The founder of this noble family in Ireland was COLONEL HENRY PRITTIE who, for his loyalty and eminent services to the crown, during the civil wars, had a grant, or confirmation, from CHARLES II, of Dunalley Castle, and other estates in County Tipperary, by Patent, in 1678.
Colonel Prittie was a captain in the Kentish Regiment of Horse, New Model Army. He gained the rank of Major in 1649 in Cromwell's New Regiment of Horse; was High Sheriff of County Carlow in 1650; Governor of Carlow in 1652; High Sheriff of County Tipperary in 1659.
The grandson of this gentleman, HENRY PRITTIE, sustained a siege of twenty-one days, in his castle of Dunalley, against the disbanded soldiers of of the royal army of JAMES II after the battle of the Boyne; but the besiegers at length entering, Mr Prittie was flung headlong from the top of the castle, however miraculously escaped unhurt.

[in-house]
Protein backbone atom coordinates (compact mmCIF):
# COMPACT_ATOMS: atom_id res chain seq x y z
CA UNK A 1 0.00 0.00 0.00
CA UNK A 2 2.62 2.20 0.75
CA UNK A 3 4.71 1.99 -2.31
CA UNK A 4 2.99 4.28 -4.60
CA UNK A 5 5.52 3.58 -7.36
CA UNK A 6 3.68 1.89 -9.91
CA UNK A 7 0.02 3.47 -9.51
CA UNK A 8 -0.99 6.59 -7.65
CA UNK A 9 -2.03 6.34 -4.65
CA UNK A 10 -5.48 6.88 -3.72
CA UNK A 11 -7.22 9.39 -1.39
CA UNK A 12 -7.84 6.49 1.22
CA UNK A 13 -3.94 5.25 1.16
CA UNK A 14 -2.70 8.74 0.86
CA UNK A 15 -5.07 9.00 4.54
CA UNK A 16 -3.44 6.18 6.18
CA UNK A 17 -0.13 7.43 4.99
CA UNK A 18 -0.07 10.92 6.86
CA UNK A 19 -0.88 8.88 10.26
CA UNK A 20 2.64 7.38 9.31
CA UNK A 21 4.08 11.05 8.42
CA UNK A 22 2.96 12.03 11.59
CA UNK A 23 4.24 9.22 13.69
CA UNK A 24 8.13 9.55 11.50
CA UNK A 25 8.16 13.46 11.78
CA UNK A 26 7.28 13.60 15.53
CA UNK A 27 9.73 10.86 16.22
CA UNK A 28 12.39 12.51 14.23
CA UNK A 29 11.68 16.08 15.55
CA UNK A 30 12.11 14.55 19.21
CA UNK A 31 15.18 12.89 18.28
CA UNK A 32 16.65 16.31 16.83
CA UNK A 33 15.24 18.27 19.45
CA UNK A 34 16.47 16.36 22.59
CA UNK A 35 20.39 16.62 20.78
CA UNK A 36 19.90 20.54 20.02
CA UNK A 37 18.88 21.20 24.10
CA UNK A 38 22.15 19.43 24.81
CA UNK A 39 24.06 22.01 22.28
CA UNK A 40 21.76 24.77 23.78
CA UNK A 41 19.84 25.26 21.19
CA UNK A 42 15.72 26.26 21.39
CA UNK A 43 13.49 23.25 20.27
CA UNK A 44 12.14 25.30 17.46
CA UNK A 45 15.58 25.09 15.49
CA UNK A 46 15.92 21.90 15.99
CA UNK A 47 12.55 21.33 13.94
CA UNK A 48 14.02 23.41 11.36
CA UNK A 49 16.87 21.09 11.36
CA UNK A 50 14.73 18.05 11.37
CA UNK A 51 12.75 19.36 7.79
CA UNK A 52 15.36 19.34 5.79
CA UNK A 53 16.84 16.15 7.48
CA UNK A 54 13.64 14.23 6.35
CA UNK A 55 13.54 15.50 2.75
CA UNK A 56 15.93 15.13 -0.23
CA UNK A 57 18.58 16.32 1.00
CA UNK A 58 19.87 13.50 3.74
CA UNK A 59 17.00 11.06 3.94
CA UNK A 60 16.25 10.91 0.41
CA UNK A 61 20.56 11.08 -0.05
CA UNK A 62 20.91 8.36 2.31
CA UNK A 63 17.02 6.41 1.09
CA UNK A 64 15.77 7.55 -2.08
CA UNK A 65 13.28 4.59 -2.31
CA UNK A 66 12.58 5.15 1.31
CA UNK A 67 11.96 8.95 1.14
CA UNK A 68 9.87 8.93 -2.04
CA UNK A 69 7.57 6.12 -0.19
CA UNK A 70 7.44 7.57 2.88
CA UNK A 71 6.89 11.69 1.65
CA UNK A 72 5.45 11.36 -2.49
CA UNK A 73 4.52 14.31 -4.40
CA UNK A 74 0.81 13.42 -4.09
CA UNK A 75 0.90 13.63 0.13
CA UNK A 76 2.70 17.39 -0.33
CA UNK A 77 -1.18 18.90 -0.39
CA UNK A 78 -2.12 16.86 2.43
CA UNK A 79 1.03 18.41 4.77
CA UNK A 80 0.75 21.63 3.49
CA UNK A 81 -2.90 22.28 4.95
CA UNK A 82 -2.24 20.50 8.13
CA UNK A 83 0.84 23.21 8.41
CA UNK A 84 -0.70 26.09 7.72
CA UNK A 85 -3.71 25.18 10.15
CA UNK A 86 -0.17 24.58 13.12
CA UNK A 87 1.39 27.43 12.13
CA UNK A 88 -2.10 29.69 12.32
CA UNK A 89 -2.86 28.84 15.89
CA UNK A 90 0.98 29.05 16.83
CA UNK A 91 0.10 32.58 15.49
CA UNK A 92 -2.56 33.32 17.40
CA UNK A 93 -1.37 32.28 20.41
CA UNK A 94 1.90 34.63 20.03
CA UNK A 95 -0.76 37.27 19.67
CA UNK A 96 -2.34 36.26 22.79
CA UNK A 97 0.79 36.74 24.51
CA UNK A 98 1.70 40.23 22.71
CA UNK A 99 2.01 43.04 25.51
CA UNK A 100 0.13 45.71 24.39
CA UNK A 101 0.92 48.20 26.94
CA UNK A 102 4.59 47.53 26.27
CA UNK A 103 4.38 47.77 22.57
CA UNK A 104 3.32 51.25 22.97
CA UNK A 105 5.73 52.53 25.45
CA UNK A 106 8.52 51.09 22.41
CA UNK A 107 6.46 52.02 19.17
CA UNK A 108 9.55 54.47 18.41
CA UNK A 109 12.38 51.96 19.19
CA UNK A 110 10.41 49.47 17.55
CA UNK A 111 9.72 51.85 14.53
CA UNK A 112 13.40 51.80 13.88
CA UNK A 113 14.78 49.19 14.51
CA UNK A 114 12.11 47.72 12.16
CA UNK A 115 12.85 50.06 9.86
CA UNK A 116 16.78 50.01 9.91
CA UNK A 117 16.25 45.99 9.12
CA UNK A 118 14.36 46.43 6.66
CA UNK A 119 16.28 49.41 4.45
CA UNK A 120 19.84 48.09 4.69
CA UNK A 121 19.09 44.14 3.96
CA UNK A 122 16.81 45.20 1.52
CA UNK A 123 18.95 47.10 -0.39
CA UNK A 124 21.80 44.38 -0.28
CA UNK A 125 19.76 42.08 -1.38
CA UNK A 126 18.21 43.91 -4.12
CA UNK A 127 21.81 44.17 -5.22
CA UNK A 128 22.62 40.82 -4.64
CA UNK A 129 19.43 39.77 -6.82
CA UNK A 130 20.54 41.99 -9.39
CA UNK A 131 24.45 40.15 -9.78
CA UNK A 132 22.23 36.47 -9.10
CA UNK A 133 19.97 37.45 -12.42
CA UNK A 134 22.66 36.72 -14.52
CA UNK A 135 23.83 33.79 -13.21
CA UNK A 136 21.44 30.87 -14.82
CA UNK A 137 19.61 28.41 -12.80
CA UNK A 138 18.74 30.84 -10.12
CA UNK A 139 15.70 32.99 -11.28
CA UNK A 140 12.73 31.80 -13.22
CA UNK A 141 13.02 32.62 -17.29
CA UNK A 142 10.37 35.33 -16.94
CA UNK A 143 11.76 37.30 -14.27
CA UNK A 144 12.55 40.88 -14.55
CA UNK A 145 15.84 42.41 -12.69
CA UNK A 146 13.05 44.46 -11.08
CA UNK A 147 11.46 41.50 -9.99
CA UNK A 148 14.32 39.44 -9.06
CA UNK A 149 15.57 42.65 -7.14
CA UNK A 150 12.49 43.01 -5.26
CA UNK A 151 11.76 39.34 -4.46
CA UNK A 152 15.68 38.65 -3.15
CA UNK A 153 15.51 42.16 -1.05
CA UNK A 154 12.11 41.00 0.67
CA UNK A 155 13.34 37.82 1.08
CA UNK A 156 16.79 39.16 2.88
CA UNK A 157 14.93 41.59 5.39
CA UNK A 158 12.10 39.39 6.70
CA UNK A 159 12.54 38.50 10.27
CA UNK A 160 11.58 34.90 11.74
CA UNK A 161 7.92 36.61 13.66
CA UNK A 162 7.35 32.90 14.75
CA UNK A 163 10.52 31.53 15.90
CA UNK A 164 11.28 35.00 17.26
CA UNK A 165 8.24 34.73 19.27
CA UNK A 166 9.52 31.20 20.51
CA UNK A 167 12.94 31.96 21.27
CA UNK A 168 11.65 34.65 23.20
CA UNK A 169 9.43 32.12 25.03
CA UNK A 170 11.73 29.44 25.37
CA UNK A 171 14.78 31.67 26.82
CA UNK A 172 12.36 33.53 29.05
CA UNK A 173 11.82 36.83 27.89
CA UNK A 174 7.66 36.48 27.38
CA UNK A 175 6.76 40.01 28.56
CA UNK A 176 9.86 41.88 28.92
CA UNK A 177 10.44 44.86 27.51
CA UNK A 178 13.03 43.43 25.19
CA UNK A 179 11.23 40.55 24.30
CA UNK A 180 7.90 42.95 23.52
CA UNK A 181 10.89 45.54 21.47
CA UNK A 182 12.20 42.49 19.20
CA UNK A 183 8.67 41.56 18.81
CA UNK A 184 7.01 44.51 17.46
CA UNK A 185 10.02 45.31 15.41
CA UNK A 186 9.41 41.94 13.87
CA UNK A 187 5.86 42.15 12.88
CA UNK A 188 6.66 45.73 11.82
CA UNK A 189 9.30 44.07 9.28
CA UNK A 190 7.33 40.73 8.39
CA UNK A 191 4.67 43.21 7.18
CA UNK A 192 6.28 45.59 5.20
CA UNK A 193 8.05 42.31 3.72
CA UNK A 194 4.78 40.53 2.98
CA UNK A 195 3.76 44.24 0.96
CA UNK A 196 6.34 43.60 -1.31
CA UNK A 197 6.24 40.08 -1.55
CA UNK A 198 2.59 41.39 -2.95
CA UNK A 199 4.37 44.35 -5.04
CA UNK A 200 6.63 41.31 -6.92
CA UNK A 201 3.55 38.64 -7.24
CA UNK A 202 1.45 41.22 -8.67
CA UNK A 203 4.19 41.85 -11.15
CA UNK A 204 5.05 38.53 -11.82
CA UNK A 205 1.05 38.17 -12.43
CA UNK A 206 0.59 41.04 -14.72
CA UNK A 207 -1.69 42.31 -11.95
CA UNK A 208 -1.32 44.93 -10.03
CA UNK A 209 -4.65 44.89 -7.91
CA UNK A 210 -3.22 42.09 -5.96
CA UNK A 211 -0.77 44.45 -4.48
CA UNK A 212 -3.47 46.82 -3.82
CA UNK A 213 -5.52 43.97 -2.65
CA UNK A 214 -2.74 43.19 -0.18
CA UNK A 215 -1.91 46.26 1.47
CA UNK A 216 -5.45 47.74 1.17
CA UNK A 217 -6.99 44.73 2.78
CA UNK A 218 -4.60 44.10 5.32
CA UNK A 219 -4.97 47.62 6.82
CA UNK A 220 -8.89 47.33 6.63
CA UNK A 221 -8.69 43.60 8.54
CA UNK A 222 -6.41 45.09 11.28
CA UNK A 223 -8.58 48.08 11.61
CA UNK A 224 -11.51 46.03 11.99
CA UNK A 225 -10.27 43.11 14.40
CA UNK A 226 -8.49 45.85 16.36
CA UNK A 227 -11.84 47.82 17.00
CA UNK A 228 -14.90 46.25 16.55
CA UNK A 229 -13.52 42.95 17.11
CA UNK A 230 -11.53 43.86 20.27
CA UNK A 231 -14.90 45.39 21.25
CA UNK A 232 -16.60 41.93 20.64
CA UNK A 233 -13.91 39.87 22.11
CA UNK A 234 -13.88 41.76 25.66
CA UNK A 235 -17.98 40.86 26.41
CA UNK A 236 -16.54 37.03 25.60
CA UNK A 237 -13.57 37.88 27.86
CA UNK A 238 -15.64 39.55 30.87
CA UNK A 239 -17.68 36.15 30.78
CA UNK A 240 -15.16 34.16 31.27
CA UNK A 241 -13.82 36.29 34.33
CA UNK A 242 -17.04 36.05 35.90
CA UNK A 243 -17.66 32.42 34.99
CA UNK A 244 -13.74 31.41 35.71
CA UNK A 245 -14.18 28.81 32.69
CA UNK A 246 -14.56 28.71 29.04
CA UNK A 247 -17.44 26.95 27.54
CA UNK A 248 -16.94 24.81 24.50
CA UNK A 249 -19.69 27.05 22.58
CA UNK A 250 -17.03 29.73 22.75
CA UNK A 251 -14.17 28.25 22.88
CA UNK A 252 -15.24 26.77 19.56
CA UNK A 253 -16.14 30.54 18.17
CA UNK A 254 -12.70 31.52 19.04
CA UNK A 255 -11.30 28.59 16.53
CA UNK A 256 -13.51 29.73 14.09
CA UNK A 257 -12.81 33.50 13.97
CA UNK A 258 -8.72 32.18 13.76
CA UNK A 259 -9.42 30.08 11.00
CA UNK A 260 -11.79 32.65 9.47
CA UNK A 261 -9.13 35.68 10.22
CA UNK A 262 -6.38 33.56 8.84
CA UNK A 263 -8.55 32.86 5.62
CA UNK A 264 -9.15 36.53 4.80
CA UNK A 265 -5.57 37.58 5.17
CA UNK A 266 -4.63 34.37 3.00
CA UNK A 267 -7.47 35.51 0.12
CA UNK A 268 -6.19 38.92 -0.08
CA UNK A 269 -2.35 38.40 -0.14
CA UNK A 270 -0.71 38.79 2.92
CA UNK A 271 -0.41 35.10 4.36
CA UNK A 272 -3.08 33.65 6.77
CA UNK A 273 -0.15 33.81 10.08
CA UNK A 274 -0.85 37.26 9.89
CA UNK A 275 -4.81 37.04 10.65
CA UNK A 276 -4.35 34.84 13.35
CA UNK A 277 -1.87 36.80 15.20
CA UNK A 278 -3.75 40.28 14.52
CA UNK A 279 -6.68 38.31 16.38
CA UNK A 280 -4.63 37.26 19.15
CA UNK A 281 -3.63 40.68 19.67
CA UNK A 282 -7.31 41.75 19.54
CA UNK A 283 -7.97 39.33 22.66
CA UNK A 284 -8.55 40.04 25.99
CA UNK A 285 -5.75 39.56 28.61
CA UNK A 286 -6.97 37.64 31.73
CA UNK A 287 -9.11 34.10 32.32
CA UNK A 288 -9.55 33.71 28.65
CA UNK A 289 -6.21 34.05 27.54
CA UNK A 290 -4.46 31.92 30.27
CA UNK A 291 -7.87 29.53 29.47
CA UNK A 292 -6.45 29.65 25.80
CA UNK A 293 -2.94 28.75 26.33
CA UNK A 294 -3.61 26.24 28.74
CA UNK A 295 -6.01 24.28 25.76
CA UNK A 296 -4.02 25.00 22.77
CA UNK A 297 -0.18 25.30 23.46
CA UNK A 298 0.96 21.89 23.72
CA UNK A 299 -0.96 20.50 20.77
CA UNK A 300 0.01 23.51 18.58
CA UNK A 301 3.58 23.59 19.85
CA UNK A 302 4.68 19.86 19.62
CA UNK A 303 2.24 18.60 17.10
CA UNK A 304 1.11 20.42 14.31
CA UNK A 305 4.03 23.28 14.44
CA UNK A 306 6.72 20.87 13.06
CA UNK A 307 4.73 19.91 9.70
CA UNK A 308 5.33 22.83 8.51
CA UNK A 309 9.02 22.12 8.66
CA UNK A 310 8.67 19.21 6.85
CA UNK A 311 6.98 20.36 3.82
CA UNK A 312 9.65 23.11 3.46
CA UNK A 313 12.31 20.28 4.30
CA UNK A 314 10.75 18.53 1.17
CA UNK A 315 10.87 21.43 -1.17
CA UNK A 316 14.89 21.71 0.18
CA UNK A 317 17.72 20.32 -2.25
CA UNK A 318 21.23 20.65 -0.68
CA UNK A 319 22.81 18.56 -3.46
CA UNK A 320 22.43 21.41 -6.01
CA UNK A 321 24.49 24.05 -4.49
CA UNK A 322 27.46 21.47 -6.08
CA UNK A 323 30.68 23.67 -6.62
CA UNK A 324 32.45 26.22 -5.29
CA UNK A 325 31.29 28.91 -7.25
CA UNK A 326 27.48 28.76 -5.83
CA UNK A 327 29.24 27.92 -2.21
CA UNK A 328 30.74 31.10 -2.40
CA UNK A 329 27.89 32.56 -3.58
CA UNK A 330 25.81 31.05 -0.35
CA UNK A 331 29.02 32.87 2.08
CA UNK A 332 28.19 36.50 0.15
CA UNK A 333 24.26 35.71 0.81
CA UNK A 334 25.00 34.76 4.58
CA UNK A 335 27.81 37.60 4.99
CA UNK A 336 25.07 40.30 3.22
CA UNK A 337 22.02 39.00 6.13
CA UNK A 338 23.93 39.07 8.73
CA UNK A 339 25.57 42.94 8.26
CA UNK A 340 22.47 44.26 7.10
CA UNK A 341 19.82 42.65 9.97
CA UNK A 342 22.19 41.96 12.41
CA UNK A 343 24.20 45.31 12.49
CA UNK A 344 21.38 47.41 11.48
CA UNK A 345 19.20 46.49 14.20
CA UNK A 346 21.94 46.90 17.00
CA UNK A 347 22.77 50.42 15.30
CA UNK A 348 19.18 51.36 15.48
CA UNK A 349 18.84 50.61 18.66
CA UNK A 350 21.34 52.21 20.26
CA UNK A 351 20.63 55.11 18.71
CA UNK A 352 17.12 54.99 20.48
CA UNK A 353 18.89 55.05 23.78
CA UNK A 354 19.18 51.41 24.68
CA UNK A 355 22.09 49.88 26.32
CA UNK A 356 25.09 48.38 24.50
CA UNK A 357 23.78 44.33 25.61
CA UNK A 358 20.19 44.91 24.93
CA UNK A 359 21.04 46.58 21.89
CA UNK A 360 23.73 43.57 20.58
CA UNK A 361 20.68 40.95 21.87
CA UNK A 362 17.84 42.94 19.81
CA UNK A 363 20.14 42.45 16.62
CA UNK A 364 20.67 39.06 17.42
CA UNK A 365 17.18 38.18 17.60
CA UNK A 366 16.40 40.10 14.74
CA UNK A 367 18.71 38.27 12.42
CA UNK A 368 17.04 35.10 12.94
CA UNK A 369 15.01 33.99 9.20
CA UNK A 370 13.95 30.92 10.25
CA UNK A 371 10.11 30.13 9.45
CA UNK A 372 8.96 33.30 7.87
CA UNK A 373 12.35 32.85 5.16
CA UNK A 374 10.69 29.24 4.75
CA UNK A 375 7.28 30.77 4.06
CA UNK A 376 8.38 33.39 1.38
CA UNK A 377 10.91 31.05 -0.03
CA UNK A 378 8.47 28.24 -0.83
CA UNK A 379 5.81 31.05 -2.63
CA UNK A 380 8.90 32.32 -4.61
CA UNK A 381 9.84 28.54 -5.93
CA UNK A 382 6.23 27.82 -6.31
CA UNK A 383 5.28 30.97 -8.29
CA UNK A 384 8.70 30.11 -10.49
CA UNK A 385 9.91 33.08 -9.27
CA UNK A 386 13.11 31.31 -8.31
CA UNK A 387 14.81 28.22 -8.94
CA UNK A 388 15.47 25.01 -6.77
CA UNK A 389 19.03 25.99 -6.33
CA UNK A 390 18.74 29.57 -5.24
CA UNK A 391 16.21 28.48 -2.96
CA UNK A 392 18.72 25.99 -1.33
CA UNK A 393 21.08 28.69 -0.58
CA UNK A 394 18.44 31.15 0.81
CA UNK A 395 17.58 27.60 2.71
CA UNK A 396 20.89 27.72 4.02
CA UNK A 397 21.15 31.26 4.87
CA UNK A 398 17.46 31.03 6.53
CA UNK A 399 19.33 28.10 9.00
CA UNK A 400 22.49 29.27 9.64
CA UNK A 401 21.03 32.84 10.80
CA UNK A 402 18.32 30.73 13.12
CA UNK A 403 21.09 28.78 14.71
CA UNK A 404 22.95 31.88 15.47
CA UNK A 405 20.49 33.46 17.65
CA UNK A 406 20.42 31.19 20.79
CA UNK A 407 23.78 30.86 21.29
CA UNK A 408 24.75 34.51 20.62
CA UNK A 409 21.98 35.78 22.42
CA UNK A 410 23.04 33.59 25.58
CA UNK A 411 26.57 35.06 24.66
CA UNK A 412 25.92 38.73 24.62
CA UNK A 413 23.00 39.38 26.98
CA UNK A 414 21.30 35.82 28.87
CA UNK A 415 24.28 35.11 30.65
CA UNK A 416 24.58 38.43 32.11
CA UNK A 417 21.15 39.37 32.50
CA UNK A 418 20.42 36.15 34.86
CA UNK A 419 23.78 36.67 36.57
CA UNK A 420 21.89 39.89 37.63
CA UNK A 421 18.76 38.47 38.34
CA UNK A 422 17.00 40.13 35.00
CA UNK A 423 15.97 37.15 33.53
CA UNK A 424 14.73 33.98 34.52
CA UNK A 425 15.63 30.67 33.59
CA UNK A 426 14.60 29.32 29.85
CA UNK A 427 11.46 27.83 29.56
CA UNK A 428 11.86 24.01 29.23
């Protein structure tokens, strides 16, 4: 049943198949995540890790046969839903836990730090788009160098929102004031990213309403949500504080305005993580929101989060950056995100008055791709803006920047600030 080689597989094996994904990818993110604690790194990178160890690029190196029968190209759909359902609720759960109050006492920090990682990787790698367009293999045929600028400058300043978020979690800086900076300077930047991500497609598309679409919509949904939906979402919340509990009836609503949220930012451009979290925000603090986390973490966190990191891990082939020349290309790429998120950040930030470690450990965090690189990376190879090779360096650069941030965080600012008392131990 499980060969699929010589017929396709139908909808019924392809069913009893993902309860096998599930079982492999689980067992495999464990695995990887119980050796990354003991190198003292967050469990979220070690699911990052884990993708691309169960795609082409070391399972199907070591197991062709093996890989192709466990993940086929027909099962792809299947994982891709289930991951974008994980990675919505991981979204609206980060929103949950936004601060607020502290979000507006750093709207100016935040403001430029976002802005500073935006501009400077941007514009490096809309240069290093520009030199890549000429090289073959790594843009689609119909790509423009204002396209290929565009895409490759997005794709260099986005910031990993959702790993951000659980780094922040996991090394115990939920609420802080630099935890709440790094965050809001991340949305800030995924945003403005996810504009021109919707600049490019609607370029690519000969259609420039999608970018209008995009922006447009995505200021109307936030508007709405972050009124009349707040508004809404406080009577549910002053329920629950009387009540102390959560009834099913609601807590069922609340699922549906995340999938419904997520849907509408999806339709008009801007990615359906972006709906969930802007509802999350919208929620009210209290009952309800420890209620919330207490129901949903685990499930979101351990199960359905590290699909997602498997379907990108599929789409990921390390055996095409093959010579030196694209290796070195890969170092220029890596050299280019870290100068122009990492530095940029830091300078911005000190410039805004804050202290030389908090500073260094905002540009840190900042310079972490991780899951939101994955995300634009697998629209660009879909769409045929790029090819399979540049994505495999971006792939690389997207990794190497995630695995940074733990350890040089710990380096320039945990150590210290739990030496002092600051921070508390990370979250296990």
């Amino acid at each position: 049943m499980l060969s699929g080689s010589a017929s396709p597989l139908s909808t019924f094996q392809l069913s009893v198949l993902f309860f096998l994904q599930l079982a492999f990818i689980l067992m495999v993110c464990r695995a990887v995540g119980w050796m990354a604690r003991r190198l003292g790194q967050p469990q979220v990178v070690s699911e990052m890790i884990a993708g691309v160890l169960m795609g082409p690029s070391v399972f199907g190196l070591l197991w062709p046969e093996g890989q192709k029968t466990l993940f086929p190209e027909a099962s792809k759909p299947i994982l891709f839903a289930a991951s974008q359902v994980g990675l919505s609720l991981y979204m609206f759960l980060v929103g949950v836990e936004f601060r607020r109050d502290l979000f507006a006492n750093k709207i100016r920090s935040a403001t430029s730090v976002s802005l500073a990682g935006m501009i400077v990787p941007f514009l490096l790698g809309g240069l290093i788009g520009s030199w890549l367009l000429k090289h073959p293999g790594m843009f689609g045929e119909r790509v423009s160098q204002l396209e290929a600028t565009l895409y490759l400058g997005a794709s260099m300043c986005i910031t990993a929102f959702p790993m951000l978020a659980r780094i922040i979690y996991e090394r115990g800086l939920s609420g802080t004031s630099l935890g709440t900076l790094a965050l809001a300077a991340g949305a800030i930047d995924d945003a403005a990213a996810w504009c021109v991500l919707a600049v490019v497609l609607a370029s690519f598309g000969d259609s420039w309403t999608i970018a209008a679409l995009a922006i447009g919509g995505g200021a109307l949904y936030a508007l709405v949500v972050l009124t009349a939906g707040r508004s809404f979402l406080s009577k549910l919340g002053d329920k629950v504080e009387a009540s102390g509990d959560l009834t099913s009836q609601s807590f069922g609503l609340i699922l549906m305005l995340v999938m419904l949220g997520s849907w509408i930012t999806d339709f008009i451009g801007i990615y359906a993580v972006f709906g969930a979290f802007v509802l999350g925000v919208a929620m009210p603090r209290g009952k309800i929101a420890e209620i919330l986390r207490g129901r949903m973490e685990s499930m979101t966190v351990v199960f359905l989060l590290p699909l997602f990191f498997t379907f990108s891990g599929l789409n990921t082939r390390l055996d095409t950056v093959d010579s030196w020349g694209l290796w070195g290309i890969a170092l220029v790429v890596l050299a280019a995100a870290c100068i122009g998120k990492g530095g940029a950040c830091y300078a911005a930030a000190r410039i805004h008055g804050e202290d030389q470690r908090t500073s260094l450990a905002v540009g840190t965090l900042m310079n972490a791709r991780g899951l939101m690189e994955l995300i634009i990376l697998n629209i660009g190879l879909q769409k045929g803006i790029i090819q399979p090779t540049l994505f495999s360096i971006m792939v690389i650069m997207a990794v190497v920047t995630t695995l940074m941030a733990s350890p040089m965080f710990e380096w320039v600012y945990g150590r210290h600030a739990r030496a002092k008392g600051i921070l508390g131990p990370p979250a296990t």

His great-grandson, also named HENRY PRITTIE, was MP for Banagher, 1767-68; MP for Gowran, 1769-76; High Sheriff of County Tipperary, 1770; MP for County Tipperary, 1776-90.
Mr Prittie was elevated to the Irish peerage by the title of BARON DUNALLEY on 31 July 1800. His lordship died in 1801.
Henry Francis Cornelius Prittie, 7th and present Lord Dunalley, lives in Oxfordshire.
A note in the Dunalley Papers records the sale of the Kerry estate of this family to the Crosbies in 1742 for £1,500.
Kilboy House, near Nenagh, County Tipperary, was a mid to late 18th century house built for Henry Prittie MP, afterwards 1st Lord Dunalley, to the design of William Leeson.
It had three storeys over a basement; a five-bay entrance front with a central pediment; and four large, engaged Doric columns. The top storey was treated as an attic above the cornice. Five bay side elevation.
The mansion was burnt in 1922 and afterwards rebuilt minus the top storey.
About 1955 the house was demolished and a single-storey house in a Georgian style was built over the original basement.
Dunalley arms courtesy of European Heraldry.